Complete the picture – enable Mainframe Testing for DevOps flexibility

In simple terms, mainframe DevOps is a process of ‘joining the dots.’ But until an organization can link all the elements to create a true end-to-end application development process then this will remain an incomplete picture. In our ‘DevOps for the mainframe’ blog series we have already covered off clearing development bottlenecks – but for many mainframe delivery teams, testing requirements remain the biggest barrier to delivery efficiency. In the last of the series, Derek Britton attempts to link continuous integration testing and traditional mainframe QA…

Introduction

DevOps is as much a point of view as a process. It requires a holistic view of delivery and involves QA expertise, insight and activities as a core component of the release cycle – one of the primary reasons for its growing popularity. Testing experts are involved from the outset. Quality is built-in and quickly verified. A laudable strategy, for sure – but how does this translate to the mainframe world?

Mainframe QA

Core systems are complex beasts. Decades of investment in technology require every last moment of testing time for major releases to meet an exacting and comprehensive QA process. Clearly the best fit for testing mainframe systems is the mainframe itself. But how realistic is this? There are issues…

  • Mainframe production workload has expanded to an unprecedented level
  • Most mainframe environments only offer restricted testing LPARs or allocated MIPS
  • Many mainframe applications have elements away from the mainframe and require a test environment beyond the mainframe itself

Consequently a huge amount of testing must be delivered quickly, putting a strain on finite mainframe resources, straining  schedules and resources. As Figure 1 illustrates, the busy mainframe will inevitably creak under the pressure of the testing burden and plans for faster builds and test cycles become distant dreams. In her book, Mobile to Mainframe DevOps for Dummies, Rosalind Radcliffe rightly states “It doesn’t help to … improve the productivity of the development team if there isn’t an environment for them to develop and run their … tests”.

Unfortunately, the regimented, MIPS-restricted mainframe testing environment is largely incompatible with DevOps levels of continuous integration and parallel testing. More often, a compromise is inevitable and in quality-focused environments, that may impact the schedule.

DevOpsTesting

Modernized Mainframe Testing – an example

One Micro Focus client, an insurance provider, relied on their z/OS mainframe environment to support a multi-billion dollar business. However, business growth, an expanding production workload and the demand for additional services was outstripping delivery capacity. Testing was the major culprit but without the overall MIPS capacity to free up more testing time their primary objective of improving time to market for key application sets remained out of reach.

Their specific requirement was fundamentally two-fold:

  • To commission and invoke faster test cycles while supporting ad hoc and faster-moving delivery cycles. Their processes and capacity needed several weeks to get ‘ready to test’.
  • A testing environment to support testing across a range of composite applications involving developers and testers from a variety of teams.

Flex for test

The client needed a fresh perspective on application testing. Micro Focus’ technology supports the more flexible dev/test model the customer needed. Now, an application change automatically triggers an application build with components being auto-built under Micro Focus Enterprise Developer. A test region starts automatically in a virtualized environment and application load-modules from the build process are copied across, ready for testing.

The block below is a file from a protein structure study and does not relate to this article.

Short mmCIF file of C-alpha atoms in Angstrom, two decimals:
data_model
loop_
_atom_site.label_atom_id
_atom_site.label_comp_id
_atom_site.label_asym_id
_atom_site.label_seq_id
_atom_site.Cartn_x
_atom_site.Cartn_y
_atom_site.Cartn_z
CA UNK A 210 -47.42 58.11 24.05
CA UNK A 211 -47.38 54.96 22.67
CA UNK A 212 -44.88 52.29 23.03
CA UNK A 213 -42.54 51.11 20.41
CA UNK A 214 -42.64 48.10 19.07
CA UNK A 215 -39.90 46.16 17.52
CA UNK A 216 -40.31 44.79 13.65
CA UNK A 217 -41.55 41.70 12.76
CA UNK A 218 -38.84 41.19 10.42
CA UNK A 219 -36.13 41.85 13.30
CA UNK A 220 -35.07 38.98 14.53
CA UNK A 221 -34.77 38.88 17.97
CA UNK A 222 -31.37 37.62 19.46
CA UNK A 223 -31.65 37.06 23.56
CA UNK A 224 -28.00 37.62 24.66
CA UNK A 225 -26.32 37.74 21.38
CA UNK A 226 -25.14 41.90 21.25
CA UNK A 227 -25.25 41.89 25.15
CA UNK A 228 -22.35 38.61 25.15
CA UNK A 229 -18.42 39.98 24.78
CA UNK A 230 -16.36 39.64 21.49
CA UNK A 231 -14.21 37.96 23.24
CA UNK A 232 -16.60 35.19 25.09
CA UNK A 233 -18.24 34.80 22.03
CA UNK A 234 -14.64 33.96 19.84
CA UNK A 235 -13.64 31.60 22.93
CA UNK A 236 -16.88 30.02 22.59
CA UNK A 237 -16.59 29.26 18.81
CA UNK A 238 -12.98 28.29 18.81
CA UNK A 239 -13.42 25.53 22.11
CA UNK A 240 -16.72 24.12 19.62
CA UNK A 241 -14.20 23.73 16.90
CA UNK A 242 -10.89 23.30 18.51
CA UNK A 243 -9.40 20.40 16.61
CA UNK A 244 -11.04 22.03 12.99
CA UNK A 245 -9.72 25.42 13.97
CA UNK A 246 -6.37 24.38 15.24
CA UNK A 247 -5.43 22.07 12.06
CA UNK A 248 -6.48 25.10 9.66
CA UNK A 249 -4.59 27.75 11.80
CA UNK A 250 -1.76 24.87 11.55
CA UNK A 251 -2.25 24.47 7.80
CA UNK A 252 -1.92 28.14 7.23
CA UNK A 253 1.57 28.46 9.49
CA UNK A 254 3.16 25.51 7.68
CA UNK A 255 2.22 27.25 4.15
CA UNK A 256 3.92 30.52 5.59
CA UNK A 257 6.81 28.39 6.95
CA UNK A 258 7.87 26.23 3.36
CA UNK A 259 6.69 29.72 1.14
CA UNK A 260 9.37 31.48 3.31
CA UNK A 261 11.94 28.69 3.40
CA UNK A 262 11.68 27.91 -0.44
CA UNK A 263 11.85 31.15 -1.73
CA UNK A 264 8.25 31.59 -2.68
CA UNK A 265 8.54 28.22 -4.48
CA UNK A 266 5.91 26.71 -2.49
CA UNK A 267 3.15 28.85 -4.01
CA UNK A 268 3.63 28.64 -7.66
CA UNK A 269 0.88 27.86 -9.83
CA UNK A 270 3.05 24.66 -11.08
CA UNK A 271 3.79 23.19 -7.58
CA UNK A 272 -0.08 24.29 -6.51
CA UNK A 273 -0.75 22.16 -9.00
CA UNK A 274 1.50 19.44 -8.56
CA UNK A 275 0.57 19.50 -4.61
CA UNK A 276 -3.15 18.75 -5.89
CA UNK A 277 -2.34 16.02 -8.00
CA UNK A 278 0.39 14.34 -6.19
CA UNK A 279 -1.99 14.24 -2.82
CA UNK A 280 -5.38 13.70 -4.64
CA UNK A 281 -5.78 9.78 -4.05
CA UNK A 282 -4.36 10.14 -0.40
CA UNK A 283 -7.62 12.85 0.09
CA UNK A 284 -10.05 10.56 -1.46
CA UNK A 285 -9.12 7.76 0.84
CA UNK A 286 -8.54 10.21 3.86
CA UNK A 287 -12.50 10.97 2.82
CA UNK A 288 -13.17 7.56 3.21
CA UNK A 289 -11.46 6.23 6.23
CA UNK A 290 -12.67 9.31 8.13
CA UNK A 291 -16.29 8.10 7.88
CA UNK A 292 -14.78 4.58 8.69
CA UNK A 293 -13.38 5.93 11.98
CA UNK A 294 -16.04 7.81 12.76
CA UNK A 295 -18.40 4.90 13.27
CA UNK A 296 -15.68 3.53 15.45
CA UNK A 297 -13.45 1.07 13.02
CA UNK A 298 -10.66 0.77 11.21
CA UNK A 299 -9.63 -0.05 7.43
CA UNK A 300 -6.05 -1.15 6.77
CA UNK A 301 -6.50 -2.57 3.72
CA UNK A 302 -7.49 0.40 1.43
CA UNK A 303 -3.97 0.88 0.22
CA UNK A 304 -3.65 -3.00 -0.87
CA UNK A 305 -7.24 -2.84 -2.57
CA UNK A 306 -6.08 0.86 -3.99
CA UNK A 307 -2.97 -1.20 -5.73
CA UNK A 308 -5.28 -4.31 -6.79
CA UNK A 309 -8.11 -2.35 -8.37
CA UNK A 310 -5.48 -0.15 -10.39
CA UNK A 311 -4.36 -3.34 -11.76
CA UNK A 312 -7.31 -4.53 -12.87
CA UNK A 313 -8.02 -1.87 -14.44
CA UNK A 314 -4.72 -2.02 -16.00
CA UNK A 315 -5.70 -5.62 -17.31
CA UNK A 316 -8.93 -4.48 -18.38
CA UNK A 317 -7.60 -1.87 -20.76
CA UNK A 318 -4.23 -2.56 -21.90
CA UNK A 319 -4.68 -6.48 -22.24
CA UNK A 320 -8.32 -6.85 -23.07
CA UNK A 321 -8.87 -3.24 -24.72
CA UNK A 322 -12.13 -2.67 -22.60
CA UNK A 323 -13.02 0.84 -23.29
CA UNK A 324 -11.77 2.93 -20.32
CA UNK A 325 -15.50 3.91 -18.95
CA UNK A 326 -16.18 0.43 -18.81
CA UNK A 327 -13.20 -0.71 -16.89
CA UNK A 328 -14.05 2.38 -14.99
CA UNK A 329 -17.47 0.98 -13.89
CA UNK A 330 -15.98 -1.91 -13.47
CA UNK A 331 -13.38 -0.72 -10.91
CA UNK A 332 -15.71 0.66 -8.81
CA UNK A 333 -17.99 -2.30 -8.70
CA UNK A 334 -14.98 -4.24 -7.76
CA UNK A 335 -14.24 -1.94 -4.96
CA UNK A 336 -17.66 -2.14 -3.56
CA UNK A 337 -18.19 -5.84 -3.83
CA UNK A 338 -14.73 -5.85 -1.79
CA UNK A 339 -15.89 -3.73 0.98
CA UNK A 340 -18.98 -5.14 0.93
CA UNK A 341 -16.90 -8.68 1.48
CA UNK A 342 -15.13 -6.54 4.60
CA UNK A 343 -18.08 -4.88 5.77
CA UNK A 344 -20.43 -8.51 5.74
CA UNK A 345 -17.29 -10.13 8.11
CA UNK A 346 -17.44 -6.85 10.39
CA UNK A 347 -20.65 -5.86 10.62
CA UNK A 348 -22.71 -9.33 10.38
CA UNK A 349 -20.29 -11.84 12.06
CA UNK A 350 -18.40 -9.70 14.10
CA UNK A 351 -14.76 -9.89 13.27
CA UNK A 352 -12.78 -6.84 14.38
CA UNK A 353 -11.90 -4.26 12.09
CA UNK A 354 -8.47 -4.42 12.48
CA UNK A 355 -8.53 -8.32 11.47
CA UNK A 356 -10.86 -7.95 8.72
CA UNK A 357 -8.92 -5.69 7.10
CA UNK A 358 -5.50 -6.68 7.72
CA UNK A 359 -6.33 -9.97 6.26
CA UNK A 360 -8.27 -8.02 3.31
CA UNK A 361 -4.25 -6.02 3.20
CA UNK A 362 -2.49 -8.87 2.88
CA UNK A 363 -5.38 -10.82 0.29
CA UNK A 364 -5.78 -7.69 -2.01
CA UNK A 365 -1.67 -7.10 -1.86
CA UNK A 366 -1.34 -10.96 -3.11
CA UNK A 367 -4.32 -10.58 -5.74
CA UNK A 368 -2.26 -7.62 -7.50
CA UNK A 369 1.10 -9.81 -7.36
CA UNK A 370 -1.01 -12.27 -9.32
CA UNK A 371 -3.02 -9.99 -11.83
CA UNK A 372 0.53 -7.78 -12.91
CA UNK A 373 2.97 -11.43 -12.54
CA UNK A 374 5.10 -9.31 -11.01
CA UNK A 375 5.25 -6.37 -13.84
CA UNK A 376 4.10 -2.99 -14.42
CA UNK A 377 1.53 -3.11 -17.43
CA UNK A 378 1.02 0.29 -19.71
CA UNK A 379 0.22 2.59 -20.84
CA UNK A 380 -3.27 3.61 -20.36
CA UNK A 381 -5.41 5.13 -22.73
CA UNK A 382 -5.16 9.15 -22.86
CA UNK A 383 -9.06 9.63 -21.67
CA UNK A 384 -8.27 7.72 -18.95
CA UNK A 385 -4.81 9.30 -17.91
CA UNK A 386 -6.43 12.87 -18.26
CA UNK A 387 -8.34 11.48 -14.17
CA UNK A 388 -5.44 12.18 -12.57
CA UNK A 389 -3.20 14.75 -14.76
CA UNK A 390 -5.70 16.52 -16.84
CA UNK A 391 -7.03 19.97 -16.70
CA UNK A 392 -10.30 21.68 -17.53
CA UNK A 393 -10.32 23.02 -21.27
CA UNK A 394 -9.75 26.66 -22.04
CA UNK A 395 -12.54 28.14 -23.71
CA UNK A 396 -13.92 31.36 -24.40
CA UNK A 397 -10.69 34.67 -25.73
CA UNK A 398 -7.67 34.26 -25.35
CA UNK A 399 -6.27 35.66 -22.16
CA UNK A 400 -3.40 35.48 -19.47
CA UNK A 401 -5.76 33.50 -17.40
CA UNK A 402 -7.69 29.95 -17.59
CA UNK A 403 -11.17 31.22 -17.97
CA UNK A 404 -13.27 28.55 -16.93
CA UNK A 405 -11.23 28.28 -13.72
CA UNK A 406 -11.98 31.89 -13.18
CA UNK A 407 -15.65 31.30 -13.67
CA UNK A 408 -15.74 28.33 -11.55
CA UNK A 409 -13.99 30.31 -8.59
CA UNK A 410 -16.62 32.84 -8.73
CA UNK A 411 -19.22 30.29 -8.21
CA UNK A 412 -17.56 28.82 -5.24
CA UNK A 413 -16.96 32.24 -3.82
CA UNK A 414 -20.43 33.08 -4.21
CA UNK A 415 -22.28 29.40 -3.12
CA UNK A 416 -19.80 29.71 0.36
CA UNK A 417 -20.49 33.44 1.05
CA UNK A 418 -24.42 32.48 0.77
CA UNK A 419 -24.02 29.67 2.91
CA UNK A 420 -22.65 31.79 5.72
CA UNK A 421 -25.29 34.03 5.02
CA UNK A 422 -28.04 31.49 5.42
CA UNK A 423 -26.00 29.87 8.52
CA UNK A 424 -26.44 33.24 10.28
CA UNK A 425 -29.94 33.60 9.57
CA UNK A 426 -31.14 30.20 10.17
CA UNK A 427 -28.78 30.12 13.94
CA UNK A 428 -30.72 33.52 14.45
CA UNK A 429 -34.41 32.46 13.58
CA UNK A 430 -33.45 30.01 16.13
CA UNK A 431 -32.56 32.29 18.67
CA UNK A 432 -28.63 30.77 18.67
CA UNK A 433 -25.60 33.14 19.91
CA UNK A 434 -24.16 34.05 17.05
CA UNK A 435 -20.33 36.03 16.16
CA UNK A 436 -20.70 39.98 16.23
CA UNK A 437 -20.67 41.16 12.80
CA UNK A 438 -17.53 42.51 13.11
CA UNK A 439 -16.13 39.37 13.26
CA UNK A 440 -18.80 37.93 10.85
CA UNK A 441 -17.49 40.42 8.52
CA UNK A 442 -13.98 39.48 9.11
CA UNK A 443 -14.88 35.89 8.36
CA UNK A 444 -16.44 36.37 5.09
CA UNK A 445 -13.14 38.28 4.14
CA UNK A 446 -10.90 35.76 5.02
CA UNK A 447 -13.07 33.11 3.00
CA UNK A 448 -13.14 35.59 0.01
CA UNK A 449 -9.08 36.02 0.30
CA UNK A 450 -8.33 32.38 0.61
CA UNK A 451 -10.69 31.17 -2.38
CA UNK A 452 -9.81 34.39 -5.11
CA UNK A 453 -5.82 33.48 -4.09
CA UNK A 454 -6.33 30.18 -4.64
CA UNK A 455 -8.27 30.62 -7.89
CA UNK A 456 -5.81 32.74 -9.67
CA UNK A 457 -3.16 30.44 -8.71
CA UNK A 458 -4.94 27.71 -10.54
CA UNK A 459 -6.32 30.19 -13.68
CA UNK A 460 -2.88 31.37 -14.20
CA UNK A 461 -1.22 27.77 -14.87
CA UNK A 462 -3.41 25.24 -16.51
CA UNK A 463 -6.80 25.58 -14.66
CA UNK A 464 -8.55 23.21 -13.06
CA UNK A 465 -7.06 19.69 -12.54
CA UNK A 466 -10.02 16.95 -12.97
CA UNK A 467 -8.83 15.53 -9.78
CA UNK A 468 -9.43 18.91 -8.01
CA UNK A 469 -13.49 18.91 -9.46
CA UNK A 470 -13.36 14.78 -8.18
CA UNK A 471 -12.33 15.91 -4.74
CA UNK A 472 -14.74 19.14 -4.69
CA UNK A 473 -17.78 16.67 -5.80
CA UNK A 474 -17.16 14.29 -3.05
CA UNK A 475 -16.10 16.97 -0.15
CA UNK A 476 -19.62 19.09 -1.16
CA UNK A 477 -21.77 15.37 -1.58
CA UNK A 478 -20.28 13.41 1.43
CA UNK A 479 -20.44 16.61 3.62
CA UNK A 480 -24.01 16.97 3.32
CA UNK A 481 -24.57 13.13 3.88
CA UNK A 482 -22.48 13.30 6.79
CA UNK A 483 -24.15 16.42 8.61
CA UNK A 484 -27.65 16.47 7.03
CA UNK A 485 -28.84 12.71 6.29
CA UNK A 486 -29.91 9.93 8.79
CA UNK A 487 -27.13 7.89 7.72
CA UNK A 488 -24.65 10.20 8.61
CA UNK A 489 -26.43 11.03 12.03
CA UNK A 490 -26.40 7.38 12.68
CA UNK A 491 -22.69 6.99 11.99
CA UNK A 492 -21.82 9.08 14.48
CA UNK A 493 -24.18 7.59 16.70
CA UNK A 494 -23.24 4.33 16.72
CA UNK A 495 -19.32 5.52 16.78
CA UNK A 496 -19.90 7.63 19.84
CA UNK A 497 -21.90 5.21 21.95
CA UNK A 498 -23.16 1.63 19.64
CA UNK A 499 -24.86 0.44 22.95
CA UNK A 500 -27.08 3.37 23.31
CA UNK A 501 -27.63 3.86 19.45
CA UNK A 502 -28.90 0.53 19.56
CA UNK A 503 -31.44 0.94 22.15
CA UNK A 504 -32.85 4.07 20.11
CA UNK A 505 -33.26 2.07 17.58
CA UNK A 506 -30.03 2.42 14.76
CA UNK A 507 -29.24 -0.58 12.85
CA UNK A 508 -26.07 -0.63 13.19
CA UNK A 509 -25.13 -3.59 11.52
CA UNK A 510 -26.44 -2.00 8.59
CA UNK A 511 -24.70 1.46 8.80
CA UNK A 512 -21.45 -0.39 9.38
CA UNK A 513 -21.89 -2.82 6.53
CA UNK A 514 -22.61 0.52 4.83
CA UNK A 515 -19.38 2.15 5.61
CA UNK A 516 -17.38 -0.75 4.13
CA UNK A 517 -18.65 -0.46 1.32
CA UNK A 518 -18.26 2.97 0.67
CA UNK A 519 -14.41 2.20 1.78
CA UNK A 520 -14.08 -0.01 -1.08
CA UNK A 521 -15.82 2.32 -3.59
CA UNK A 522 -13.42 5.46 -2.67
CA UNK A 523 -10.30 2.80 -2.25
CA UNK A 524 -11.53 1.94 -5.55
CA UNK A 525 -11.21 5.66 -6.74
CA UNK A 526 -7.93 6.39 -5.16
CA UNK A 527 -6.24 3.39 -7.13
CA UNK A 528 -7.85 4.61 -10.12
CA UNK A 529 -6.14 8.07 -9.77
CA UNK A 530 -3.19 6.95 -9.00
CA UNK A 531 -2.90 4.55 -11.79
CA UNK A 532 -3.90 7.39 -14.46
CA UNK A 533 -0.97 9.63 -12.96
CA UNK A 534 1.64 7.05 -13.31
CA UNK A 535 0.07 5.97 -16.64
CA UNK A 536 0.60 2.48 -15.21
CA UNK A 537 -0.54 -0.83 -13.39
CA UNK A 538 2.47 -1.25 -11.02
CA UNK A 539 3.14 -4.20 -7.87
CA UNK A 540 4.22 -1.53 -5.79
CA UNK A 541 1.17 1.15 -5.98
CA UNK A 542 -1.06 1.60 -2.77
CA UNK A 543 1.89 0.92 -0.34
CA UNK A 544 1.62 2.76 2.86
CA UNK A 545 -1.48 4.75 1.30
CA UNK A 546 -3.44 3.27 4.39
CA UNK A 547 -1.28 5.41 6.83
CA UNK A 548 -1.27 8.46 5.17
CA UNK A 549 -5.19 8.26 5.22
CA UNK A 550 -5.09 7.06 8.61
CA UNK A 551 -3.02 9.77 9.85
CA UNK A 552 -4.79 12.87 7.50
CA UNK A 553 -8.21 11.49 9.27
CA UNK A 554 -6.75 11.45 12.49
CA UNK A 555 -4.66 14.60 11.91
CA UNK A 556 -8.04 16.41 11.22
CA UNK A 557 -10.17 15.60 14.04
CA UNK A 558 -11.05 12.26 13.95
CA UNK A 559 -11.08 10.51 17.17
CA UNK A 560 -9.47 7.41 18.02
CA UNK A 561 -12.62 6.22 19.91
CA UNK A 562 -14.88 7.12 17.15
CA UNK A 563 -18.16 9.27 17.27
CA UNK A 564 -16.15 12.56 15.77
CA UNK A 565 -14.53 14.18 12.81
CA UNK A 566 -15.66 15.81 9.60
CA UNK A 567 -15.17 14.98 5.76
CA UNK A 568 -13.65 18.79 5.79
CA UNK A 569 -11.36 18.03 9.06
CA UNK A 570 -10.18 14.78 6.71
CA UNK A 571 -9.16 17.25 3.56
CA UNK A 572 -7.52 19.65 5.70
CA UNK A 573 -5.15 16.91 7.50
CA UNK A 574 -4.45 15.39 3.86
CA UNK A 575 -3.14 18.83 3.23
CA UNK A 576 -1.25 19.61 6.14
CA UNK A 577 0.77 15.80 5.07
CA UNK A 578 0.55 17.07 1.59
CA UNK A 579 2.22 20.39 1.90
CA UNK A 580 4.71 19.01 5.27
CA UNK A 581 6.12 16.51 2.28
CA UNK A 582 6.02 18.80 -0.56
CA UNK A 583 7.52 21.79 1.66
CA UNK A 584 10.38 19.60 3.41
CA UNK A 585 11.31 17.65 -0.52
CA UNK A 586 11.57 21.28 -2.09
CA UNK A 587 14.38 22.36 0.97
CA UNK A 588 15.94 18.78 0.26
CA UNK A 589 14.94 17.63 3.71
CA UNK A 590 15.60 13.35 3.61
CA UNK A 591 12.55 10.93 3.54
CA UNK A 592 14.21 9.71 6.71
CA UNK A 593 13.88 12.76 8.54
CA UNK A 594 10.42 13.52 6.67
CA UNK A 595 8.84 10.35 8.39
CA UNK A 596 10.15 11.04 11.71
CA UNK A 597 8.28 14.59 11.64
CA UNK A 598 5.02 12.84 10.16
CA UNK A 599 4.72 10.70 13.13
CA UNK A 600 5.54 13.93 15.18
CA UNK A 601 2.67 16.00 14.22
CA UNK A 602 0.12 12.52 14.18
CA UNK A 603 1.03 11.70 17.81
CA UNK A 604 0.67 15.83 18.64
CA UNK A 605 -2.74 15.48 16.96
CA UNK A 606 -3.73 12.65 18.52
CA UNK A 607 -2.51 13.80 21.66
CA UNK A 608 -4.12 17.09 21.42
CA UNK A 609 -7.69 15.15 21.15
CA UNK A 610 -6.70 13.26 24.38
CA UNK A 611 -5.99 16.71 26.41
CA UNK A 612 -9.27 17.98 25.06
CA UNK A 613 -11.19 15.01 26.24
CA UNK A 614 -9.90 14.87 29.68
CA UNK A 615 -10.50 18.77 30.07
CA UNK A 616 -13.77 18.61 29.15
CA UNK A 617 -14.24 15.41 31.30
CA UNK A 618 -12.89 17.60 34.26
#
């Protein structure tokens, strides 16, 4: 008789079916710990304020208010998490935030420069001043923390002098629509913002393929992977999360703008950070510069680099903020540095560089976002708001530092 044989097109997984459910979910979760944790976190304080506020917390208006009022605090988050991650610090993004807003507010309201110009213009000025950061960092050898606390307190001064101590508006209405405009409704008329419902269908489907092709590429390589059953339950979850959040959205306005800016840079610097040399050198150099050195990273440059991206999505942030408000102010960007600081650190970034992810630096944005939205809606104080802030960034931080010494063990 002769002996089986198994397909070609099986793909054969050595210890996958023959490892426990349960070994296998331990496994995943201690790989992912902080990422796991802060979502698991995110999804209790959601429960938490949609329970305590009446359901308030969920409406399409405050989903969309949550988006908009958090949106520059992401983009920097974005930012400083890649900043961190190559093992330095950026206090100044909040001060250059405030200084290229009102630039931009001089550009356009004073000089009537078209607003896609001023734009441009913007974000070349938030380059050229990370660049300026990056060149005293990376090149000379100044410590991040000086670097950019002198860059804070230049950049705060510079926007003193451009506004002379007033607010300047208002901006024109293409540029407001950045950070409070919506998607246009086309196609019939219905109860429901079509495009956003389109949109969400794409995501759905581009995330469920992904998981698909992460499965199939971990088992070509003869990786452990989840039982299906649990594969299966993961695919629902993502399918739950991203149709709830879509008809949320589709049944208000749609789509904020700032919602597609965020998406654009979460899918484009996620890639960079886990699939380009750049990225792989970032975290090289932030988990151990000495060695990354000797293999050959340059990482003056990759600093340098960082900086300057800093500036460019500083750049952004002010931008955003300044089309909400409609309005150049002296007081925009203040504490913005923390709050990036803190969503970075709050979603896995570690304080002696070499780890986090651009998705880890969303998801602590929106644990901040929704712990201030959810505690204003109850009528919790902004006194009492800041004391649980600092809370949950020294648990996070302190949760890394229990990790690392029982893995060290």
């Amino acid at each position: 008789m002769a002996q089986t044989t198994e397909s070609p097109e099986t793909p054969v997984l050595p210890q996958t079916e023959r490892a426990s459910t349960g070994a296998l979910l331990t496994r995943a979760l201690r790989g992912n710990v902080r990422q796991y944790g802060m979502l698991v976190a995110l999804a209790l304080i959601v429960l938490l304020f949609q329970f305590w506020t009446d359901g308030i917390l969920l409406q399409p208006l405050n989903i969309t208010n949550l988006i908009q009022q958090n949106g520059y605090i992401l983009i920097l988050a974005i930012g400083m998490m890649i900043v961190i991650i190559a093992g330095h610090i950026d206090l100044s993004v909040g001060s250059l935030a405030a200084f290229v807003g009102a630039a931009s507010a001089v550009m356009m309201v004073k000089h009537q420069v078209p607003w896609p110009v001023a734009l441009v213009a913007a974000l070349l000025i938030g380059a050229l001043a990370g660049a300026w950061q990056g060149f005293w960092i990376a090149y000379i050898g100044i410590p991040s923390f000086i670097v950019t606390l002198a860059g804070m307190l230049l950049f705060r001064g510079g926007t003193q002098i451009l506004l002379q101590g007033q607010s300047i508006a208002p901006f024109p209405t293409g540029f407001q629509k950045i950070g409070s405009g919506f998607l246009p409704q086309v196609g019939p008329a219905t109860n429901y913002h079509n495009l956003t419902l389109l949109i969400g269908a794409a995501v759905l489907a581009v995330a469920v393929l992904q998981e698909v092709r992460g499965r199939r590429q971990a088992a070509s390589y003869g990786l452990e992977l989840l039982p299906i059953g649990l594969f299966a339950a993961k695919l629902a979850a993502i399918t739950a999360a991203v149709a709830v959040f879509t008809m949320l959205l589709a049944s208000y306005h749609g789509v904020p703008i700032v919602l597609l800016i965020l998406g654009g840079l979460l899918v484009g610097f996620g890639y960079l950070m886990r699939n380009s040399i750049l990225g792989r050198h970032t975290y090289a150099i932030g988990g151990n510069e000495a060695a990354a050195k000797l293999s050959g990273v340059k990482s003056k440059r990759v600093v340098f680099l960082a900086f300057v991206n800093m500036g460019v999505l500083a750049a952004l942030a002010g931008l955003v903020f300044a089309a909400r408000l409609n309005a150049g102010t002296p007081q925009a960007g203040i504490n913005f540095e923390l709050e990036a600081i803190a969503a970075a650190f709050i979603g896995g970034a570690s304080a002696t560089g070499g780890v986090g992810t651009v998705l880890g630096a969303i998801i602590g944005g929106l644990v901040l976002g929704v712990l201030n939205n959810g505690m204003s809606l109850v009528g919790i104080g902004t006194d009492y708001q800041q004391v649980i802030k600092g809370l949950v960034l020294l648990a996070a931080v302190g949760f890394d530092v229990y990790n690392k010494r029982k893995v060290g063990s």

DevOpsTest2

The scenario illustrated by Figure 2 equates to an almost unlimited number of individual testing environments. Spun up on demand, they enable testing for multiple, parallel product releases. ’Continuous testing‘ is now a reality: test regions are provisioned in minutes. Development teams have an environment for testing application changes – including composite applications spanning mainframe and distributed components. Defects or issues are identified and fixed earlier in the process. The average test cycle has been slashed by half.

Of course, the customer still uses the mainframe for the final system test and UAT, but these slots are more readily available due to greater capacity freed up by the virtualised test environment.

Conclusion – DevOps: The Dev is in the Detail

DevOps for mainframes is not a piecemeal commitment. If the accelerated changes cannot be tested, there is little point in resolving application development backlogs in the first place. So the vision for faster mainframe application delivery must be holistic: application testing must achieve faster throughput for a wider variety of application types. This customer story is typical of the profound impact that Micro Focus technology can have.

While DevOps adoption is far from straightforward, successfully implementing its ethos can resolve some important underlying challenges. These blogs have outlined what contemporary technology can achieve for organizations looking to embrace a more DevOps style model. Looking at the concept in general terms , examining parallel development , considering greater efficiency in development, or improving testing cycles, Micro Focus is providing practical technical solutions to today’s delivery challenges. While DevOps provides the outline, Micro Focus joins the dots to complete the picture.

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